Tuesday, June 17, 2008

Church Growth and the Product Life Cycle

When I graduated from business school, my first job was attributed to, in part, to the fact that I had been a full-time missionary. The hiring manager's quote to me was "if you can sell God, you can sell anything." Although not LDS, he had some good experience with LDS people.

For the past two years, I have been back in the classroom, this time as an instructor. In one class, we discuss the product life cycle. Every successful product or service, from the beginning of time, follows this pattern: the product is introduced, it goes through a growth phase, reaches a maturity phase and then declines.

Good businesses and product managers are able to avoid the declining period by reformulating or repositioning their products. They reintroduce and re-grow the product line.

The Church has experienced this life cycle pattern. Introduced in 1830s, the introductory period lasted until around the 1970s when membership ramped drastically. Recently that growth has slowed. The membership rate appears to have reached the maturity phase.

With over 13 million members, the Church will continue to grow but at a rate less than the global population. Hence, there are and will be fewer Church members as a percentage of the world's population. Is it the mandate of the church to be the largest and fastest growing religion in the world? Absolutely not.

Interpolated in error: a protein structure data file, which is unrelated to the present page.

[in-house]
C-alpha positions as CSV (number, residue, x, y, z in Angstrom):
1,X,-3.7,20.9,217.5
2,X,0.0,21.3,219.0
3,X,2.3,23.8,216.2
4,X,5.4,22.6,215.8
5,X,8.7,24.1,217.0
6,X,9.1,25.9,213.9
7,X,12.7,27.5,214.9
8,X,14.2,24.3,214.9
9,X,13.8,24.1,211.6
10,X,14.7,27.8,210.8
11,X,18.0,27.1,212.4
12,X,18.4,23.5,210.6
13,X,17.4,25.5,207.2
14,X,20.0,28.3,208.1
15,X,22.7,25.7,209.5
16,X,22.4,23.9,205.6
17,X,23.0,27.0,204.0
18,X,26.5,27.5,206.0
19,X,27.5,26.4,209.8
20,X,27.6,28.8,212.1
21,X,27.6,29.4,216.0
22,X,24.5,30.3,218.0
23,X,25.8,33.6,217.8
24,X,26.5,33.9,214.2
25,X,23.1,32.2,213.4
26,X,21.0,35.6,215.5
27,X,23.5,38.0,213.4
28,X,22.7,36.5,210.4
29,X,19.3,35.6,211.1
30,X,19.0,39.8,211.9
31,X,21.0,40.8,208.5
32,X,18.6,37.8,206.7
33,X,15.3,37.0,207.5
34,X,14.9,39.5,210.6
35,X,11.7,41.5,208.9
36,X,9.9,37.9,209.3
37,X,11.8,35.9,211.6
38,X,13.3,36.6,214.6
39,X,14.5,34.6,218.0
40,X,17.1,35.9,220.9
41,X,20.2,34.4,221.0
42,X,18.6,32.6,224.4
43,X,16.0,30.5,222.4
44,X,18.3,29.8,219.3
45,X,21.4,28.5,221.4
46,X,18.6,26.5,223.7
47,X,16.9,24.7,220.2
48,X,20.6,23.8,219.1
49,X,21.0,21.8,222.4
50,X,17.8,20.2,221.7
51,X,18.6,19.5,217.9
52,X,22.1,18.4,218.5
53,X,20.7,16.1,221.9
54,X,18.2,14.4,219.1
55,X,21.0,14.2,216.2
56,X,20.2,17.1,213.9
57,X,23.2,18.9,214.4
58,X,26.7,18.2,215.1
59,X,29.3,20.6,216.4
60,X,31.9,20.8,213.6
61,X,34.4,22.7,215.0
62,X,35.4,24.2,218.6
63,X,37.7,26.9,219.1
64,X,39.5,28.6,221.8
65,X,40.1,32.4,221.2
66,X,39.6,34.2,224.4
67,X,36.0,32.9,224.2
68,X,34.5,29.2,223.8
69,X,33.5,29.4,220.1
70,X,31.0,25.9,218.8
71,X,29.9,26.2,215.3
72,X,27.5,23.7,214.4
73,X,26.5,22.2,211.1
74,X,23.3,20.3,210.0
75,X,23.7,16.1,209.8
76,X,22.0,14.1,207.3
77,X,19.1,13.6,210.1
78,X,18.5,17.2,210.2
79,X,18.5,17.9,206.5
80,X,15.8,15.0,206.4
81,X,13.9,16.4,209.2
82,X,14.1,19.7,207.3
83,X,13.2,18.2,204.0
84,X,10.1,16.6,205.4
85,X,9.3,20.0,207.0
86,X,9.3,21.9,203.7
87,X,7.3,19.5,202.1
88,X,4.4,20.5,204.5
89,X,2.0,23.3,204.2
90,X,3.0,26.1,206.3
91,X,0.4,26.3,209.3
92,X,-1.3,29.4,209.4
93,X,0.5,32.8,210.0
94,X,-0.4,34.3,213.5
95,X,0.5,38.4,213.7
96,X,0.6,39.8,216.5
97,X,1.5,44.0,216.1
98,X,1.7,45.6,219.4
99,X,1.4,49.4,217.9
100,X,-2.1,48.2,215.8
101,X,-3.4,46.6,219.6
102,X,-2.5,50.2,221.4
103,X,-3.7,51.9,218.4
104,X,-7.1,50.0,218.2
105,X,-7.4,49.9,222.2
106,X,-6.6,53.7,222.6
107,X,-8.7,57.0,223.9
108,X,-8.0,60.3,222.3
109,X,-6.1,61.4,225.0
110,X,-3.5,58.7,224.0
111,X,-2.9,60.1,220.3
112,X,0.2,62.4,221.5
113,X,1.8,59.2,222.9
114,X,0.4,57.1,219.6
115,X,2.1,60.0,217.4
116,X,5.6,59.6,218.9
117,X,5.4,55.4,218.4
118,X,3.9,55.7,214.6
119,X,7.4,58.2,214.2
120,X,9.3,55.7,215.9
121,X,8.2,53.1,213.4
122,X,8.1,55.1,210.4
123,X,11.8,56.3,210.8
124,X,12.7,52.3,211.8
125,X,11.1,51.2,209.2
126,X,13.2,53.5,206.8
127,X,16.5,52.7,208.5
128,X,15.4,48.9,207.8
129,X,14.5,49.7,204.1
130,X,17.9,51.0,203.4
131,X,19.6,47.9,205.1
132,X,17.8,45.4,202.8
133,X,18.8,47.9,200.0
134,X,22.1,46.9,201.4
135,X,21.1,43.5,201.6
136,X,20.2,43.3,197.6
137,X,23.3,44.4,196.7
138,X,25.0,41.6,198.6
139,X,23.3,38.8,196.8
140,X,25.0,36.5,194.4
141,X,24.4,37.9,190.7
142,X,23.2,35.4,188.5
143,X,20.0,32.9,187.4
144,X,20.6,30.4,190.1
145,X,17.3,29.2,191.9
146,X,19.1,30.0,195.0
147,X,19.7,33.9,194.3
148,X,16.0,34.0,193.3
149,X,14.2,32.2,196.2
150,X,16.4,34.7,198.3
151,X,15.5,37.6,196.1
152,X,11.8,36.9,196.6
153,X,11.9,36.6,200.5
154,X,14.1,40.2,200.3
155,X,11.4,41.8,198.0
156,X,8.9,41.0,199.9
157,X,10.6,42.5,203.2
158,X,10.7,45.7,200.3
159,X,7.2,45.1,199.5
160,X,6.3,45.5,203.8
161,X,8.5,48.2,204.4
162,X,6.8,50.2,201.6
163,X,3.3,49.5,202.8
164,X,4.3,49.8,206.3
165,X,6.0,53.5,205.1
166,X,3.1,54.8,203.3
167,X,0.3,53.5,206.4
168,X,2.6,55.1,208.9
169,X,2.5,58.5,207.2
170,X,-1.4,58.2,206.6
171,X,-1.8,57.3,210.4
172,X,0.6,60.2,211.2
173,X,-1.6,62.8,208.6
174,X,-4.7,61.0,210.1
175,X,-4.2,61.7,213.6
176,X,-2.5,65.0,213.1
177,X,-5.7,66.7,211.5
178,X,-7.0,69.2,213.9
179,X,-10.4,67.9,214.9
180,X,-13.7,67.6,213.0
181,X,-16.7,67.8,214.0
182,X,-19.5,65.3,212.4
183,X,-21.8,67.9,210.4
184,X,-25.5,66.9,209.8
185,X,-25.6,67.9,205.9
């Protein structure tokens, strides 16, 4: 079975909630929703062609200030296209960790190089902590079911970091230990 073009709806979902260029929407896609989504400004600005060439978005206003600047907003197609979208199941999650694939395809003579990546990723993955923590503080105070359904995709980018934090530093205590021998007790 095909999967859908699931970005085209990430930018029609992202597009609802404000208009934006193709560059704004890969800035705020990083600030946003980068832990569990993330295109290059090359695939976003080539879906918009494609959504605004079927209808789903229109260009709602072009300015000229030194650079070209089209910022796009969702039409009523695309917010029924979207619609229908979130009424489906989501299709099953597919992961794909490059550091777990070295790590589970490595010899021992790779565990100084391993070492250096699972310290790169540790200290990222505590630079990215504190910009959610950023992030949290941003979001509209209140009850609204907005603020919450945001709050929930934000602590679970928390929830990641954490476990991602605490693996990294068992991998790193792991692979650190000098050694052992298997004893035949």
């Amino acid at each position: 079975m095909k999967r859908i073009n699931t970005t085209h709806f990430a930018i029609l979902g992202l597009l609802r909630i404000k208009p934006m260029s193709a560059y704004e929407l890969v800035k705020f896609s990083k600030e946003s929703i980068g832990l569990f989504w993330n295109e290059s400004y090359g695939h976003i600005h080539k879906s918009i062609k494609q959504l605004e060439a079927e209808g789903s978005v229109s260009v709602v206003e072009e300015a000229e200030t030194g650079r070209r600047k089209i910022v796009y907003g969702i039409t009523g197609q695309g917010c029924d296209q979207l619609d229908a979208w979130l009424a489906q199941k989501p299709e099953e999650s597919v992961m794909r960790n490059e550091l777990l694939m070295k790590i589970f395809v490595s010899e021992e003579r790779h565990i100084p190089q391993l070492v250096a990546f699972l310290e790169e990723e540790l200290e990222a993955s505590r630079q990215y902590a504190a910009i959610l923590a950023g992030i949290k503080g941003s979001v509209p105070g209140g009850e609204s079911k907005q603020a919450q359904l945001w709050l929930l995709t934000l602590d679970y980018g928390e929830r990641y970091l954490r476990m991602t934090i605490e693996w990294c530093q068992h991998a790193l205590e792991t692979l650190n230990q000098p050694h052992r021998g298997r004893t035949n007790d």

"Ultimately, the strength of the Church is really measured by the devotion and commitment of its members," said Elder M. Russell Ballard of the Quorum of the Twelve Apostles. "The Lord has never given us a mandate to be the biggest Church — in fact, He has said our numbers will be comparatively few — but He has asked that we commit ourselves to living and sharing the gospel of Jesus Christ."
There is a goal to have the Church and the gospel spread to every nation, tongue and people. The better metric to measure success is probably the number of active, committed members, as a percentage of the entire Church's membership.

Although annual convert numbers (279k) and member birth rates / children of record (93k) are down, the Church will continue to grow. If faster growth does resume, it is unlikely to come from Europe, USA or Canada. Liberal bastions care little for traditional religion. Growth will come from areas where the Church is strong, namely Latin America.

It will aslo come from places where the church is in its infancy, namely China and India, and perhaps Africa, though not as likely. It will be interesting to follow the Church's growth patterns over the next 10-12 years, especially in those regions.

Even in business, there are some true principles. The product life cycle seems to ring true; it can be seen in the Church, which is certainly offering a product albeit one from God.

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